Language is always changing. It responds to social, economic, and political events and is therefore an important barometer and descriptor of a society at any given time. Language also becomes obsolete; it could not be otherwise because it is a reflection of societal changes. (Nieto, 2004, p. 23)

Nieto's (2004) quote is important to keep in mind as we attempt to offer definitions of terms related to multicultural education and diverse learners. The reader can find many variations and alternatives to the concepts defined here, especially between the various disciplines. We have chosen the broadest representations of terms most commonly discussed in education.


Culture is an umbrella term that" denotes a complex integrated system of values, beliefs, and behaviors common to a large group of people. A culture may include shared history and folklore, ideas about right and wrong, and specific communication styles" (Tiedt & Tiedt, 2005, p. 11), and it also includes the ways in which we use and react to our physical environment, symbols, economy, education, information and technology, and sociological and psychological climates. Okun, Fried, and Okun (1999) offer a useful and more complete description of the concept, including common ideas about culture, worldviews, and high- and low-context cultures.


Ethnicity is "a group classification in which members believe that they share a common origin and a unique social and cultural heritage such as language or religious belief" (Gladding, 2001, p. 45). This term originates from the Greek ethnos, which means "nation."


Race, often misused as synonymous with ethnicity or nationality, is "an anthropological concept that classifies people according to their physiological characteristics" (Gladding, 2001, p. 100), such as skin color and facial characteristics. There is much debate in the education literature about how effective knowing one's race is for cultural understanding and about whether race is merely a political classification. Hodgkinson (2000/2001) reports that racial categories in the U.S. Census have no scientific validity and that there is significant disagreement over which racial terms are appropriate terms to use (e.g., African American vs. Black, and American Indian vs. Native American). It is important to remember that both race and ethnicity are social constructs, created by a society, affected by a society, and judged by a society. Behavior is learned within the framework of a particular ethnic group or culture and usually taught within a family structure.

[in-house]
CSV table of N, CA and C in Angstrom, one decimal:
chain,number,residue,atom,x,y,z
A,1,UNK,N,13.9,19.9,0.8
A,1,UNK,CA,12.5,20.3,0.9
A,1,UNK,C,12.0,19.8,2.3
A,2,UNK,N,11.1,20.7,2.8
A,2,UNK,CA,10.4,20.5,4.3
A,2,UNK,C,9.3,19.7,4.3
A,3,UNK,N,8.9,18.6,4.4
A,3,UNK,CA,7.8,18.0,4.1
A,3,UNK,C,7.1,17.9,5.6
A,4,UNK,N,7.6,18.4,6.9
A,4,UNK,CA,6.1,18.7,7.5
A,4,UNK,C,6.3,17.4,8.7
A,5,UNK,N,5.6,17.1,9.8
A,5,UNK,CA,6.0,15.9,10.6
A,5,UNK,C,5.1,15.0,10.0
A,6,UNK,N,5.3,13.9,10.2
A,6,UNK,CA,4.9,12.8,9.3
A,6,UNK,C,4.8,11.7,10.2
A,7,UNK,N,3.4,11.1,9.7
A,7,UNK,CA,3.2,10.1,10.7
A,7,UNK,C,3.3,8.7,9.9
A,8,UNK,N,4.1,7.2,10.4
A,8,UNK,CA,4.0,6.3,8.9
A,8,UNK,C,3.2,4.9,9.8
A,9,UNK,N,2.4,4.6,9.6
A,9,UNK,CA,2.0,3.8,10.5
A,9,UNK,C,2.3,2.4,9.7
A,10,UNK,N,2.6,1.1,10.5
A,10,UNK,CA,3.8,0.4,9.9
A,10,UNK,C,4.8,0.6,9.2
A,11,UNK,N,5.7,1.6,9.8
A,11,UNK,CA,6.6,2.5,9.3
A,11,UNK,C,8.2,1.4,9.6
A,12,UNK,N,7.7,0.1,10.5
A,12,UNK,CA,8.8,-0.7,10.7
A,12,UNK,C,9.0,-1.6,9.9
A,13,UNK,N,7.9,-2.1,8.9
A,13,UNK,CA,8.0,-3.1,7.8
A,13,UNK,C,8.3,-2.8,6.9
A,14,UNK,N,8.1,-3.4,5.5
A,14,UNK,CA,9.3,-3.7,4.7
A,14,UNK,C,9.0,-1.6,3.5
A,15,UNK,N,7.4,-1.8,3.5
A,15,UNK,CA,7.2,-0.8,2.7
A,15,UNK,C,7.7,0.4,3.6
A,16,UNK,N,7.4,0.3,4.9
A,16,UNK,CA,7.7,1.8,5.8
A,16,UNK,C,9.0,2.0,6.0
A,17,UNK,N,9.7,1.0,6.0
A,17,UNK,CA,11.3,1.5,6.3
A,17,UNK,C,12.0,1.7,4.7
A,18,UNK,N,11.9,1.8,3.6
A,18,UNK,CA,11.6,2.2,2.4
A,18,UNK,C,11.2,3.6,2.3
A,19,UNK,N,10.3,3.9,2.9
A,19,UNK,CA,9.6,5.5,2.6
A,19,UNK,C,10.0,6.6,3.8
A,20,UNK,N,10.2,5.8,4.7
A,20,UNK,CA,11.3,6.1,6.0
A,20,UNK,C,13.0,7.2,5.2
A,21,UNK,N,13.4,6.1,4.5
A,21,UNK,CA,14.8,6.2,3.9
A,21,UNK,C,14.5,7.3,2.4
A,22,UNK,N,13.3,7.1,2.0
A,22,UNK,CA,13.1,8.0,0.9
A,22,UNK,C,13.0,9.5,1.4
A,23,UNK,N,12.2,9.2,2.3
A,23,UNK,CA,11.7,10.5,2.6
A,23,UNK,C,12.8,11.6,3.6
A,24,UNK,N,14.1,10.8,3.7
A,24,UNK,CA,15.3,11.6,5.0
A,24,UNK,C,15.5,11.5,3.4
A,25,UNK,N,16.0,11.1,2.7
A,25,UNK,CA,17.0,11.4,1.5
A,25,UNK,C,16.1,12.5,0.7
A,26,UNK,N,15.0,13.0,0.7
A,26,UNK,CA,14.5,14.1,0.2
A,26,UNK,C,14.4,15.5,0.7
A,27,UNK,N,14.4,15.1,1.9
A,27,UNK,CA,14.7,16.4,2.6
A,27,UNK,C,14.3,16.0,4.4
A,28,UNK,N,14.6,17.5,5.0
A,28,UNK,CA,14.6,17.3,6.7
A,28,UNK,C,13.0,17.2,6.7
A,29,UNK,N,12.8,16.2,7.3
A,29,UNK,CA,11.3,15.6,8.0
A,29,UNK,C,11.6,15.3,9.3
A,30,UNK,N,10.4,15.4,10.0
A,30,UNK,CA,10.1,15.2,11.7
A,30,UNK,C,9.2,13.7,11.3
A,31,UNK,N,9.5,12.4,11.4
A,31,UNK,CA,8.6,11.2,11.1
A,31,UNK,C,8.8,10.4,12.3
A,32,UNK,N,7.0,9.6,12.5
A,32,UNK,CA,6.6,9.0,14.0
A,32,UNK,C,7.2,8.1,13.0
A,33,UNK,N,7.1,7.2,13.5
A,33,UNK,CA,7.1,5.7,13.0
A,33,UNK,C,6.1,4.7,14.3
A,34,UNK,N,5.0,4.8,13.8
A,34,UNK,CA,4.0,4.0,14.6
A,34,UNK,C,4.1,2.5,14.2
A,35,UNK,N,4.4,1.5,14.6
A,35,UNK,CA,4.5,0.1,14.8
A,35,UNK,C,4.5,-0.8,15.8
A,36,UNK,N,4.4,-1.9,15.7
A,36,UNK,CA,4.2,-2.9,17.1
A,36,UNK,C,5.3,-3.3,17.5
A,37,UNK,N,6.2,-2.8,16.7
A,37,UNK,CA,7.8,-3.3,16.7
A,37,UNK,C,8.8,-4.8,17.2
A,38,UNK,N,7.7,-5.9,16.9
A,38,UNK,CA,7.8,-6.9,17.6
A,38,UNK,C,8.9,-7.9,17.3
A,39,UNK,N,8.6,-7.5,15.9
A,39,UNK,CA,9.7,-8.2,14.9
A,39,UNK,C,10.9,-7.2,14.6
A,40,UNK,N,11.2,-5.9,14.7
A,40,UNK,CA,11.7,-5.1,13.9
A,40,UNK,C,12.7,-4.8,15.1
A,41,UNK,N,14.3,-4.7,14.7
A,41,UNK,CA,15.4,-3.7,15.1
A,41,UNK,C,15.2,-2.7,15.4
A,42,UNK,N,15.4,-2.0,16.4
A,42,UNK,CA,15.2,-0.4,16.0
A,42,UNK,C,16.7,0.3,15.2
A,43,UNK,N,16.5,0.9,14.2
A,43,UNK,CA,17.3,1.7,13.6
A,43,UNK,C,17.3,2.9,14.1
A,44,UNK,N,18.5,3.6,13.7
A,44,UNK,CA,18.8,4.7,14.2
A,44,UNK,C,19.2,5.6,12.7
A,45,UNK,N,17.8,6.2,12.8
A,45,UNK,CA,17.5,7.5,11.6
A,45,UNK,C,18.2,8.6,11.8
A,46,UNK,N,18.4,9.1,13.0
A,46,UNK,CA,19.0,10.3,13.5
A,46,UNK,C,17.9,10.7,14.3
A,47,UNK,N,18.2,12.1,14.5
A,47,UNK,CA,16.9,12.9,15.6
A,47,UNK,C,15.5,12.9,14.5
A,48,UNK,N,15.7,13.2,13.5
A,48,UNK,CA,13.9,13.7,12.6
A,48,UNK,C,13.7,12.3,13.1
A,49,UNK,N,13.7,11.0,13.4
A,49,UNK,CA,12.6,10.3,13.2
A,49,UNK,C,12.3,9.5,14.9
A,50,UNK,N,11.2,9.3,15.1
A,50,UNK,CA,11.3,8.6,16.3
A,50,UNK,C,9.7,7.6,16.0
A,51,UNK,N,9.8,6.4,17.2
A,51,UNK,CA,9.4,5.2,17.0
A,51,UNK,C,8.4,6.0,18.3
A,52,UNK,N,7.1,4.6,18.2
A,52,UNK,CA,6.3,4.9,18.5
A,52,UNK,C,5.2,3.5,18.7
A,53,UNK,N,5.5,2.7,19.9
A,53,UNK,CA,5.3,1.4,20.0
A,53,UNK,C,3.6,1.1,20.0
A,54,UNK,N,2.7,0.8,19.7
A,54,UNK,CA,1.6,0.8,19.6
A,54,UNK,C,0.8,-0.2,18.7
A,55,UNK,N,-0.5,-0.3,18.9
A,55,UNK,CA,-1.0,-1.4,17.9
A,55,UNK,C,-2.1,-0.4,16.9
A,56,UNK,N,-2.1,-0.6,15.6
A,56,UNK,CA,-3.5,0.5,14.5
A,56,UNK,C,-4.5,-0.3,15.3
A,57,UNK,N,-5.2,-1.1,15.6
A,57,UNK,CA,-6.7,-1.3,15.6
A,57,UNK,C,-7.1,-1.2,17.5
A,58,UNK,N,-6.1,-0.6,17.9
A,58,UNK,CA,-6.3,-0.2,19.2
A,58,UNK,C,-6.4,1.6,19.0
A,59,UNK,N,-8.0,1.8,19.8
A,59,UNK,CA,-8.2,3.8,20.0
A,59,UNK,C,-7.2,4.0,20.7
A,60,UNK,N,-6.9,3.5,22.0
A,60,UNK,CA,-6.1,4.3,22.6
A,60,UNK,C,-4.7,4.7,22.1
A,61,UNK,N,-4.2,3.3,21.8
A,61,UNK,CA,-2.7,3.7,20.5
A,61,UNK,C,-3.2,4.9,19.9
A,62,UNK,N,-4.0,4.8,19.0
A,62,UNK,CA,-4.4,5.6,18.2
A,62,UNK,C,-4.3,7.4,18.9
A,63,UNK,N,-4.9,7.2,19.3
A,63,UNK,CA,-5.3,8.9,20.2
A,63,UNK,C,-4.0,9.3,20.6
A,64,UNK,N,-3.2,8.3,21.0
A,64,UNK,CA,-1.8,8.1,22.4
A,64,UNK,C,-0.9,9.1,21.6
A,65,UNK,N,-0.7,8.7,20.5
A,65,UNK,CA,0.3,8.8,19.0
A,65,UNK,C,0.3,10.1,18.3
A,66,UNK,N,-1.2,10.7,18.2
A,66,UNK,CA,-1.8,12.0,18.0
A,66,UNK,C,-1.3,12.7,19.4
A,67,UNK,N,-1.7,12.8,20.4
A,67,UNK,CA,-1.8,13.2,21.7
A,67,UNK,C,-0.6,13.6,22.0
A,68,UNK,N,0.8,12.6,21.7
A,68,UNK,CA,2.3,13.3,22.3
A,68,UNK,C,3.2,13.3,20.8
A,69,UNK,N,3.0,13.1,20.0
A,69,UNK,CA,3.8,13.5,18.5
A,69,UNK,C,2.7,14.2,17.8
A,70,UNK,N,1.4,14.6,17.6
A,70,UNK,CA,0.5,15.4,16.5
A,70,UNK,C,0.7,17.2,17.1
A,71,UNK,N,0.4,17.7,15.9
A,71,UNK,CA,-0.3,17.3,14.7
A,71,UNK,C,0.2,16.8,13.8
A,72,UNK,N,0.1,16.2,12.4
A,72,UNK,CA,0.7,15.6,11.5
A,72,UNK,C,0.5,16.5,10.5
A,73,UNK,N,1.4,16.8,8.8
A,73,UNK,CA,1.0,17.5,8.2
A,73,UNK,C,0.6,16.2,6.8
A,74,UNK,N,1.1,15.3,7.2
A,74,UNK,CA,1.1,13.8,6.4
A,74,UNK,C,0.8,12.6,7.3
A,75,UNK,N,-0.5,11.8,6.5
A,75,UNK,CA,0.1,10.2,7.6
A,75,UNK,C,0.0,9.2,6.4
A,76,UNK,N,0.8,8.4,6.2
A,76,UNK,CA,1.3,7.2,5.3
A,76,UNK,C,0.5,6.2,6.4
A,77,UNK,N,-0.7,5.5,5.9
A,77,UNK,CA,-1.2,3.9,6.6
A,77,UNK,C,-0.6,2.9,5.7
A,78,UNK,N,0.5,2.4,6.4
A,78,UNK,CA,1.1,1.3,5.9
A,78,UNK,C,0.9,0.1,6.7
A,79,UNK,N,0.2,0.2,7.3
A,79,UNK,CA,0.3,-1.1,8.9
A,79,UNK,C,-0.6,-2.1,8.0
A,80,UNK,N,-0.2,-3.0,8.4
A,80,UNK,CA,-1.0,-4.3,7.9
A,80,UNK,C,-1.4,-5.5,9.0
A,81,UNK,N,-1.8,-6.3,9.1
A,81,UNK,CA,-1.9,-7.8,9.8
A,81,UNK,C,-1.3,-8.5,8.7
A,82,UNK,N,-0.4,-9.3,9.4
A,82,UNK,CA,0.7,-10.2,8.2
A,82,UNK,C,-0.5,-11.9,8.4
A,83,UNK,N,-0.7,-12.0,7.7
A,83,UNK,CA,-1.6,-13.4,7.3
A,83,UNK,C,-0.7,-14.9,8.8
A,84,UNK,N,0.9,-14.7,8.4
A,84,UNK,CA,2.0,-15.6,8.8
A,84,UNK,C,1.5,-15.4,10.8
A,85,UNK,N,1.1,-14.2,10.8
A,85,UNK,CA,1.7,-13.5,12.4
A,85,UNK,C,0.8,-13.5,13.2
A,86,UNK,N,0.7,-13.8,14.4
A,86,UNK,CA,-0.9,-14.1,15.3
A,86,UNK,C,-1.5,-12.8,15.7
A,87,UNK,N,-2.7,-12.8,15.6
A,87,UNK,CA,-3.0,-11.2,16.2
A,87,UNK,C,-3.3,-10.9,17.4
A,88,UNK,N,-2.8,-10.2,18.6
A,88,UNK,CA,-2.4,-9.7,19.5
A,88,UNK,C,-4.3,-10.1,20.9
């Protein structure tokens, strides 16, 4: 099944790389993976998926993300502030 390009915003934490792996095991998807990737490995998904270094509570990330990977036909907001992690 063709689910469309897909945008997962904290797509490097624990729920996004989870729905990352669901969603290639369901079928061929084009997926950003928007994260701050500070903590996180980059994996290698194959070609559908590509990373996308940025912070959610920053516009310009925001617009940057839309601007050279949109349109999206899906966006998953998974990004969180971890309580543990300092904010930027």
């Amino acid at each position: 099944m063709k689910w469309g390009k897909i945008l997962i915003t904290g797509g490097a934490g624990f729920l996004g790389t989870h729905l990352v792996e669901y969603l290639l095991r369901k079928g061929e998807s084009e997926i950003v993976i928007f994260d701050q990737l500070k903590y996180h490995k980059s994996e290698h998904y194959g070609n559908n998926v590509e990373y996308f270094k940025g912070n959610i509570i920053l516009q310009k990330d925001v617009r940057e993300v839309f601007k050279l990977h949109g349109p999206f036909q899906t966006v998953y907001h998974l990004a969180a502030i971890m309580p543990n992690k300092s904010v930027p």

The following terms describe additional multicultural principles of behavior:

  • Accommodations: This term refers to adaptations to learning, instruction, or assessment made by teachers for students with disabilities or English language learners (ELLs) to enhance learning and opportunities for academic success. Many accommodations used for students with disabilities or ELLs positively affect learning for all students (Vaughn, Bos, & Schumm, 2003).
  • Acculturation: This term describes "the ways people learn the customs, beliefs, behaviors, and traditions of a culture; or the degree to which individuals from minority cultures identify with or conform to the attitudes, lifestyles, and values of the majority culture" (Gladding, 2001, p. 2).
  • Assimilation: This is "an approach to acculturation that seeks to merge small ethnically and linguistically diverse communities into a single dominant national institutional structure and culture" (Garcia, 2002, p. 415).